Repurpose unused rooms: "A big part of what stagers do is create fantasy spaces: an exercise room, a meditation space, an art studio, a family game room," says Linda Russell, owner of House Dressing in Montclair, N.J. and agent on HGTV’s Bought & Sold. "We take that unused space on the third floor or in the basement and turn it into something you’ve always dreamed about having."

If you have a room that currently serves only to gather junk, repurpose it into something that will add to the value — and enjoyment — of your home.  Move boxes to a rented storage space (or better yet, have a yard sale or donate their contents to charity) and get to work creating the space you yearn for.

Suggestions: The simple addition of a comfortable armchair, a small table and a lamp in a stairwell nook will transform it into a cozy reading spot, Russell suggests. Or drape fabric on the walls of your basement, lay inexpensive rubber padding or a carpet remnant on the floor and toss in a few cushy pillows. Voila! Your new meditation room or yoga studio.

Let in the light: Don’t forget to dress up windows for both form and function. "We almost always take off old, heavy drapery and put something light, airy and gauzy in its place," says Linda Russell, owner of HouseDressing in Montclair, N.J., and agent on HGTV’s Bought & Sold. This ushers in natural light and makes a previously closed-in space seem larger.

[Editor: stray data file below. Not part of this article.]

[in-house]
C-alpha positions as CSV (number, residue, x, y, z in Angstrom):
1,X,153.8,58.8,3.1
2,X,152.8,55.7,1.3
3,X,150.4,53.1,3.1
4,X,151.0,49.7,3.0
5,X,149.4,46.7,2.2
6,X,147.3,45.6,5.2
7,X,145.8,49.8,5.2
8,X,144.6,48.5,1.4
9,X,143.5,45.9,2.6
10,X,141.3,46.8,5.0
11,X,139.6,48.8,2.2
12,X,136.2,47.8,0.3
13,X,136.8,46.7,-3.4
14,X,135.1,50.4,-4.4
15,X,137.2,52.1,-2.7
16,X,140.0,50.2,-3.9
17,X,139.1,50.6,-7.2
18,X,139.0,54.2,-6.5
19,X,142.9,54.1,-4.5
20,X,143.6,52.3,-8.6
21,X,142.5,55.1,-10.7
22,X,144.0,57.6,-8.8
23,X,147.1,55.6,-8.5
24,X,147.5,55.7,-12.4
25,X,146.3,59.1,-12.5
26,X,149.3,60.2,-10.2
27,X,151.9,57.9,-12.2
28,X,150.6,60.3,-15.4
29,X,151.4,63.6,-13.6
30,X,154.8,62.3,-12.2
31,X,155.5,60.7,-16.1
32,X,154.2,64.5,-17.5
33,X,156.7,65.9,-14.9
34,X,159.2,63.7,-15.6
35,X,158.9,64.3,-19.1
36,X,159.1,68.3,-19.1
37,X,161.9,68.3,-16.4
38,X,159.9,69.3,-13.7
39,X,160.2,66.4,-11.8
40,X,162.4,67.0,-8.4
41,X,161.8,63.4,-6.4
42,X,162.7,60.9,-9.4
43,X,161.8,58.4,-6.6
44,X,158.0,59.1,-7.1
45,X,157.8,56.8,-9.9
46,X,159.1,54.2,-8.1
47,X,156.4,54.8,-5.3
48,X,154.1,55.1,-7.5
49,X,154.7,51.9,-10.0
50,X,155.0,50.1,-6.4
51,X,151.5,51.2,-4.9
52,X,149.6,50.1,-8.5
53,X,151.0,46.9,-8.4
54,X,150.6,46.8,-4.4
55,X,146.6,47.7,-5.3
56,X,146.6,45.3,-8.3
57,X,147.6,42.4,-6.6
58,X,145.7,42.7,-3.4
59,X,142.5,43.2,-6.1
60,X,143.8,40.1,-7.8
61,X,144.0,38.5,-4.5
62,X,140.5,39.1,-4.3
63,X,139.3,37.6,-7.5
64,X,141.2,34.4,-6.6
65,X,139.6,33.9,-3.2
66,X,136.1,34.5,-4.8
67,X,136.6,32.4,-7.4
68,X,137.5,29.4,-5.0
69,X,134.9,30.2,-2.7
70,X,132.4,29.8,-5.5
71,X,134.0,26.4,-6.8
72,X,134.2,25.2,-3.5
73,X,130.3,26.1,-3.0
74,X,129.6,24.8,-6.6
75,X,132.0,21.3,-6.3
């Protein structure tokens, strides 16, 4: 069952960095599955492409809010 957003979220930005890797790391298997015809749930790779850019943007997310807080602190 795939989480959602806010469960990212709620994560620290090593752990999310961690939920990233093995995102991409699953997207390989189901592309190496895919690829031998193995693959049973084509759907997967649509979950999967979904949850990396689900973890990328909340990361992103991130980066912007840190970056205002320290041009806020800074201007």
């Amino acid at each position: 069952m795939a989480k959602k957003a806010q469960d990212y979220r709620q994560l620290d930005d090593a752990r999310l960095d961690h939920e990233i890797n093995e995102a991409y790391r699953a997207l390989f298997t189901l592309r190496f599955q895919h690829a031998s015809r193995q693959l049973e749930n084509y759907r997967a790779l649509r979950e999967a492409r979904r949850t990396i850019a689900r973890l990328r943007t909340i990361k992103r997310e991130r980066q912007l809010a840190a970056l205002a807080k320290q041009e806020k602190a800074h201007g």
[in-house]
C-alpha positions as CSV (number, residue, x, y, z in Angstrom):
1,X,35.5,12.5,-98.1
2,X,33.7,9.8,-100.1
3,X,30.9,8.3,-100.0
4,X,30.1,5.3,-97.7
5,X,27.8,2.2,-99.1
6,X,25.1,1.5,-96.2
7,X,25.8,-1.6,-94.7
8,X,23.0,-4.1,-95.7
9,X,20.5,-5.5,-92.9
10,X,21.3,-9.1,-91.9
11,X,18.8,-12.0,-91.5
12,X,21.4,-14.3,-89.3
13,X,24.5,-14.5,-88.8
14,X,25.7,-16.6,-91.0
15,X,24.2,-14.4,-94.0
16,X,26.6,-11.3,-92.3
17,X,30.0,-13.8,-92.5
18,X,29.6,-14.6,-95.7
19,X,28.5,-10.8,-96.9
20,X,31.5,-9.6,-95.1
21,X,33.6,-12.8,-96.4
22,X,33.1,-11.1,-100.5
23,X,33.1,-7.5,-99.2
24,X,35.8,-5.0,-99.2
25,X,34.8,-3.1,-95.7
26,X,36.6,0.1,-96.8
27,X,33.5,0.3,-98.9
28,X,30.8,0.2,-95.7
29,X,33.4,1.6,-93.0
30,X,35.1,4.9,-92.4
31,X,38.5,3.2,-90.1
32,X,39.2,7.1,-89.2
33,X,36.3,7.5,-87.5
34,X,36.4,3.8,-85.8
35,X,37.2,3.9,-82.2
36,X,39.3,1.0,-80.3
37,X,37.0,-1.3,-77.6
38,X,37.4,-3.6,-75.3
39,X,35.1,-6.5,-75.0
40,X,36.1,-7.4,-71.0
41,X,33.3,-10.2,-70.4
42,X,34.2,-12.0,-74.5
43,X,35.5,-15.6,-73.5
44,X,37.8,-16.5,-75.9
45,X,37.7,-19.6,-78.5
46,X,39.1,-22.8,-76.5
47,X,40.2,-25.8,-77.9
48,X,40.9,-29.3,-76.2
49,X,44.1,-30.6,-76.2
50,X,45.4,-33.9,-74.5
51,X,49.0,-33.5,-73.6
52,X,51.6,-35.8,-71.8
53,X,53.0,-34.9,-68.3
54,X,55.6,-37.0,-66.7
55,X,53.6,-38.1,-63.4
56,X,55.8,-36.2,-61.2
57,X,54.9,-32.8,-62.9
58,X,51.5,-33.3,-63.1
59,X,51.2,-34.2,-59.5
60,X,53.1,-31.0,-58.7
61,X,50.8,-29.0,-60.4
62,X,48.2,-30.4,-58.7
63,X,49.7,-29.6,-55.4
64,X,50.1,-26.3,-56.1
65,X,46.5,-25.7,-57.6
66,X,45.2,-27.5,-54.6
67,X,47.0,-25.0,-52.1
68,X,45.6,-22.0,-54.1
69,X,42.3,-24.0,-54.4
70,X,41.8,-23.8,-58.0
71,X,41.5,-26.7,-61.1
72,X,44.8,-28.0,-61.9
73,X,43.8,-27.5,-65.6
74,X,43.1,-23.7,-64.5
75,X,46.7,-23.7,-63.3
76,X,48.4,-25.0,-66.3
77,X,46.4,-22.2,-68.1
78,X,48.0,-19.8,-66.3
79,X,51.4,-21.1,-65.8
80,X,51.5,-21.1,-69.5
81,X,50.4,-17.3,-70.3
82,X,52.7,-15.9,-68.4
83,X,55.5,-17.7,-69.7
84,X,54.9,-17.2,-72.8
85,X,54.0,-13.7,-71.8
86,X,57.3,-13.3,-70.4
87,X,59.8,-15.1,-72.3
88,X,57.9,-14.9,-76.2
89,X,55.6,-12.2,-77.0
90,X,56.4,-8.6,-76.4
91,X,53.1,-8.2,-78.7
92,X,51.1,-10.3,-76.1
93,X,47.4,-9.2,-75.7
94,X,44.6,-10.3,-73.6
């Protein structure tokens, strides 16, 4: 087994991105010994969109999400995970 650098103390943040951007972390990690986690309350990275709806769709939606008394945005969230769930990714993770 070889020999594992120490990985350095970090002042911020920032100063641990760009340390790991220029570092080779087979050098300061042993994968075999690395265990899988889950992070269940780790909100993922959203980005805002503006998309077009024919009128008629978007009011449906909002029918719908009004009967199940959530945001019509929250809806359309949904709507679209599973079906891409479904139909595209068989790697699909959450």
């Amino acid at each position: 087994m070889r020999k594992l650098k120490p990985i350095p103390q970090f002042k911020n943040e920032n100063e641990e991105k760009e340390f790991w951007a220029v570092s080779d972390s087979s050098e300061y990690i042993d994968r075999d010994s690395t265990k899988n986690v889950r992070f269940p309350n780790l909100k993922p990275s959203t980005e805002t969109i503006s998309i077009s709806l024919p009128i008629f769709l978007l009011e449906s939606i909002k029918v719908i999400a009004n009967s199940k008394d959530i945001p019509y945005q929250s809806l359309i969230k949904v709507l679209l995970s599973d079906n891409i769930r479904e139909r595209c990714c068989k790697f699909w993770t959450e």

If privacy is paramount, top-down, bottom-up Roman shades will block the neighbors’ view of your bathtub but let you gaze at the sky while you soak. Lisa LaPorta favors bamboo or parchment shades and simple curtain panels made from fine cotton twill or translucent linen. These materials let light stream in during the day, provide privacy at night and add touchable texture to a room. Or consider investing in sheer fabric shades with built-in blinds (Hunter Douglas offers several options).  They look great and offer so much versatility.

Other window treatment tips:

  • If windows are narrow, extend curtain rods a foot or so on each side to suggest width.
  • If your ceilings are low, hang rods right at the ceiling line and consider window treatments with vertical stripes to create the illusion of height.

Light it up: One of the things that make staged homes look so warm and welcoming is great lighting. As it turns out, many of our own homes are improperly lit — either we have too few fixtures, or our lighting is too dim or too harsh (or all of the above).

To remedy the problem and make your home more inviting, increase the wattage in your lamps and fixtures. Aim for a total of 100 watts for every 50 square feet. Then install dimmers so you can vary light levels according to your mood and the time of day. This is a relatively simple project for a do-it-yourselfer, or you can hire an electrician for a couple of hours to do several at once. And while you’re at it, be sure to replace dingy, almond-colored light-switch covers with crisp white ones. New covers cost less than a buck apiece and are a quick, easy update.